285 Although you don’t amount to much, God has made use of you, and He continues to make use of you to perform fruitful work again and again for his glory. Don’t put on airs. Think what would an instrument of iron or steel say about itself, when a craftsman uses it to set golden jewelry with precious stones?
One of my favorite treatises on philosophy and apologetics is Douglas Adam’s much acclaimed five-book trilogy known as the Hitchhiker’s Guide ot the Galaxy. With the exception of an odd comment in the prologue, one might think it an Agnostic’s version of Pilgrim’s Progress, or Lewis’s Pilgrim’s Regress.
Journeying through the universe, the characters are searching for meaning, (except the Vogons who simply love to write modern poetry and contemplate the dried snot that escapes them.) It is a hilarious, cynical and sarcastic look at the world, and manmade religions. But it gets to the question – why are we here? What meaning does our life have?
Or a better question, do I have significance in this world? even in my small lonely corner of it?
Can we really stop caring about preserving this life, can we stop trying to delay this long drawn out process of dying, long enough to fill our lives with meaning?
Abraham found significance in life, after having rescued Lot and his family from captivity, as the King/Prince of Peace comes and gives him a meal of bread and wine. It was significant enough for Abraham to give a tenth of his earnings, recognizing this man as having come from God, to provide for and minister to Abraham. (for that is what the tenth is!)
That time with God, eating at His table, with the bread and wine, Body and Blood of Christ is the place where we find significance, it is the place where we are ministered to, because God values us. It starts there, and then, as we dwell in His presence, God uses us, even as the jeweler uses tools of iron or steel ( or aluminum today) to work with the gold and gems.
Our significance comes, not from what God uses us to make, the works he’s planned for us to do, but from the relationship, we have with God. THat He will then use us, our gifts and abilities to do things are indeed wonderful, but it doesn’t matter what is made… it matters the fellowship we have with Him in the process. We are guided by His hand, His eyes not only see what we are doing but imagine the end result we can’t see.
That is an amazing thing…
And as we go about our day, it is what we need to recall, what we need to remember, this presence of God, this walking with Him, because we are loved by Him… we are significant.
Ratzinger, J. (1992). Co-Workers of the Truth: Meditations for Every Day of the Year. (I. Grassl, Ed., M. F. McCarthy & L. Krauth, Trans.) (p. 353). San Francisco: Ignatius Press
Escriva, Josemaria. Furrow (Kindle Locations 1378-1381). Scepter Publishers. Kindle Edition.
Faith in Action…
May the grace and peace of God our Father and the Lord Jesus Christ so fill your lives, that you without thinking look and support those who are struggling with sin. And when they come to support you, that you will let them.
I love the old movies, where the hero has to survive a gauntlet, avoiding the traps, the deadfalls, and make the decisions that mean life or death. They avoid death, if they, in the words of one of those who guided one such hero, choose wisely. (btw – that movie was released 29 years ago – so I guess it can be classified as an “oldie”!)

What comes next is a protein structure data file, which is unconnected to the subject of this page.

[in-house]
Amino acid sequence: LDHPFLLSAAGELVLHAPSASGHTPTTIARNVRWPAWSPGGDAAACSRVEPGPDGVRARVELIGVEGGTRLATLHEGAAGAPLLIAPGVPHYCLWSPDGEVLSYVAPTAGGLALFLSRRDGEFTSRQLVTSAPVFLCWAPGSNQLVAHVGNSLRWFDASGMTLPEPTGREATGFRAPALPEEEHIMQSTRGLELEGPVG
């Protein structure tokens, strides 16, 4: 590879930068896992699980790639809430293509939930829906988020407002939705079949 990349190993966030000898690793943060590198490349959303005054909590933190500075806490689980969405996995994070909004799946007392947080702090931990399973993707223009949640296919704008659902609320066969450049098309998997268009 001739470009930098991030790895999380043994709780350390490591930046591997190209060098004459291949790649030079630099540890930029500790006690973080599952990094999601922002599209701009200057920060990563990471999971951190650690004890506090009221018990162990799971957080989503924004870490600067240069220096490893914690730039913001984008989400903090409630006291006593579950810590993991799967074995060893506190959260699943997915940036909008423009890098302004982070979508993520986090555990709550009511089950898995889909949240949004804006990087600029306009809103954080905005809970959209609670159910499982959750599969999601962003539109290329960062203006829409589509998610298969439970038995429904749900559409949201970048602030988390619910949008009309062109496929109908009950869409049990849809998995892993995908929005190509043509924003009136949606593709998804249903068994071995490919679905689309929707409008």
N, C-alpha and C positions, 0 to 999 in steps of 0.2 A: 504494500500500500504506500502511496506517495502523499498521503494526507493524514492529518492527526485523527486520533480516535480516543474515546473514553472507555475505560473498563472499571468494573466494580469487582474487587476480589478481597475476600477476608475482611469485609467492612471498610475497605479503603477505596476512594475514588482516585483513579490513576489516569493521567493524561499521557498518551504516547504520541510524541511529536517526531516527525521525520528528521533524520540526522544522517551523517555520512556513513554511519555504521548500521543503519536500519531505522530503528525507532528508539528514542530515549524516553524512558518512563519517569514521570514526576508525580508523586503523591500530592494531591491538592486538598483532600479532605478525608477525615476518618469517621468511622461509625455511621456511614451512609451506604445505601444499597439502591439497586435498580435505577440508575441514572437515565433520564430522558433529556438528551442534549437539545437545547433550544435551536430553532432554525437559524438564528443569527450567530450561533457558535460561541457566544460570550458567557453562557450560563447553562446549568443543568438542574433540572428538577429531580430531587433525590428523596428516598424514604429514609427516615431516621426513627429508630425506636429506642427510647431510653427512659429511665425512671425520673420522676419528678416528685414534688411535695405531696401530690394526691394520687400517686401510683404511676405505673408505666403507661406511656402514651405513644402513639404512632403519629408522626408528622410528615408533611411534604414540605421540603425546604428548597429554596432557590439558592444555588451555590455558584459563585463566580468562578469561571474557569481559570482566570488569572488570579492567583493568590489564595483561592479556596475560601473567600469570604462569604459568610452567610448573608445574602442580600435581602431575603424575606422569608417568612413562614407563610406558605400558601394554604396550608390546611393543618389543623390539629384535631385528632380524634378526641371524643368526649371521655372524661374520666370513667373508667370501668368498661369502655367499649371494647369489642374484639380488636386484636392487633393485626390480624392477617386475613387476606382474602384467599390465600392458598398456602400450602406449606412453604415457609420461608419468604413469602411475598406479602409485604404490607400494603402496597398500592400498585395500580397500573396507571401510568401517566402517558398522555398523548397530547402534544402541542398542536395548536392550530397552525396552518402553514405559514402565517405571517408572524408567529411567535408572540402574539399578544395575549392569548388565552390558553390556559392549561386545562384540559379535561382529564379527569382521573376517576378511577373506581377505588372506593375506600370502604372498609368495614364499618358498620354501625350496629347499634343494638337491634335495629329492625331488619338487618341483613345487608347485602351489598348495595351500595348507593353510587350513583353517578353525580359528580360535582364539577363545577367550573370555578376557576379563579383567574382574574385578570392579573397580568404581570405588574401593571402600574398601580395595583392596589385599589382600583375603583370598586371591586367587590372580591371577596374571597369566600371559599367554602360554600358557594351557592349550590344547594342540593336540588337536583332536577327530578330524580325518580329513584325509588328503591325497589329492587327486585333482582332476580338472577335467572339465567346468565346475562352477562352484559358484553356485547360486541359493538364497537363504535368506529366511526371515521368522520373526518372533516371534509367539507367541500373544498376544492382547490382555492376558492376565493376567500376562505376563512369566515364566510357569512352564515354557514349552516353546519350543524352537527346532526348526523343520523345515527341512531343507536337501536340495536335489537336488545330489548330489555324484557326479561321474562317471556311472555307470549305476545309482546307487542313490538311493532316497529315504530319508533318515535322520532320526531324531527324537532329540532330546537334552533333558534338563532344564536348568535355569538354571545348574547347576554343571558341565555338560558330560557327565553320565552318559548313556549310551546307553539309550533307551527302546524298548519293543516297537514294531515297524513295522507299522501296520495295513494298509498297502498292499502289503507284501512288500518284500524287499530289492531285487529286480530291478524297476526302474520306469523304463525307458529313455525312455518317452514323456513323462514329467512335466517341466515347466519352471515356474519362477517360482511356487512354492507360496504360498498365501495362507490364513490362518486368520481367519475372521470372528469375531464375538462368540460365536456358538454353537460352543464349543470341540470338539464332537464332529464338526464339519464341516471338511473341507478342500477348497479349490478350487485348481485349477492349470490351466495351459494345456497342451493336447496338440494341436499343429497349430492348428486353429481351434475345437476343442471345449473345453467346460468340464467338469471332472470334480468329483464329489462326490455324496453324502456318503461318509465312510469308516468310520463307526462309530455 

The hero had to be careful, he had to take his time, evaluate his situation, realize the words that had been spoken, and choose to act wisely.
In the case of the letter to the Hebrews, the idea of being careful include a deep discerning look at our situation, at the challenge we face with that sin, and the evil and unbelief it can cause in our lives.
Yeah – this passage is a call to us, this call to take a deep, hard look into our lives, and make sure about our hearts, warning and supporting each other….
For being deceived by sin is all to easy, and happens all too often.
Who Was it?
We see how easy it was, in the example provided by the writer of Hebrews.
The people of Israel, led by Moses from Egypt, who heard God’s voice and trembled. Who saw his power, both judging the sins of the Pharaoh in Egypt and in the incredible miracles at the Red Sea, and in the provision of water, and manna and quail.
And yet, as direct as their contact was, they still fell into temptation, they still sinned, and when things got hard, they didn’t trust God.
They didn’t believe.
For that is what faith and belief in God is, the ability to trust in God despite the entire world, and even your own life telling you that He isn’t there. Despite them telling you that he doesn’t care.
They struggled, oh how they struggled! They heard the very voice of God, yet still rebelled. They saw the signs of His presence, the miracles, the cloud of smoke by day, the pillar of fire by night, and still hardened their hearts
And so they did what was evil, what was in rebellion from God.
Too often, you and I join them. You might even have already asked, like the apostles, “Is it I Lord?” when He talked of the one who would betray Him.
We’ve heard His voice calling us, we’ve seen His power at work, We know both His wrath and mercy, Yet, we struggle to trust God in situations we encounter, or we all too easily forget about Him. Especially when we are tempted by sin, even what we might call the smallest of sins, or perhaps the biggest.
For the biggest of sins, the violation of the first commandment happens to us all the time. We create our own gods, something we want to trust in, something we can find hope in. and set aside the God who has revealed Himself to us, through word and sacrament, through the people that are the church.
We aren’t any better than the people of God in the days of Moses. We have all these blessings pointing to God in our lives, and yet sometimes we still turn away, we still get deceived, we still fall to scold others, rather than warn and counsel them as scripture teaches.
And so, we need to take time, to be careful, and discern what we are doing. Looking carefully at what we do, what we think, what we say!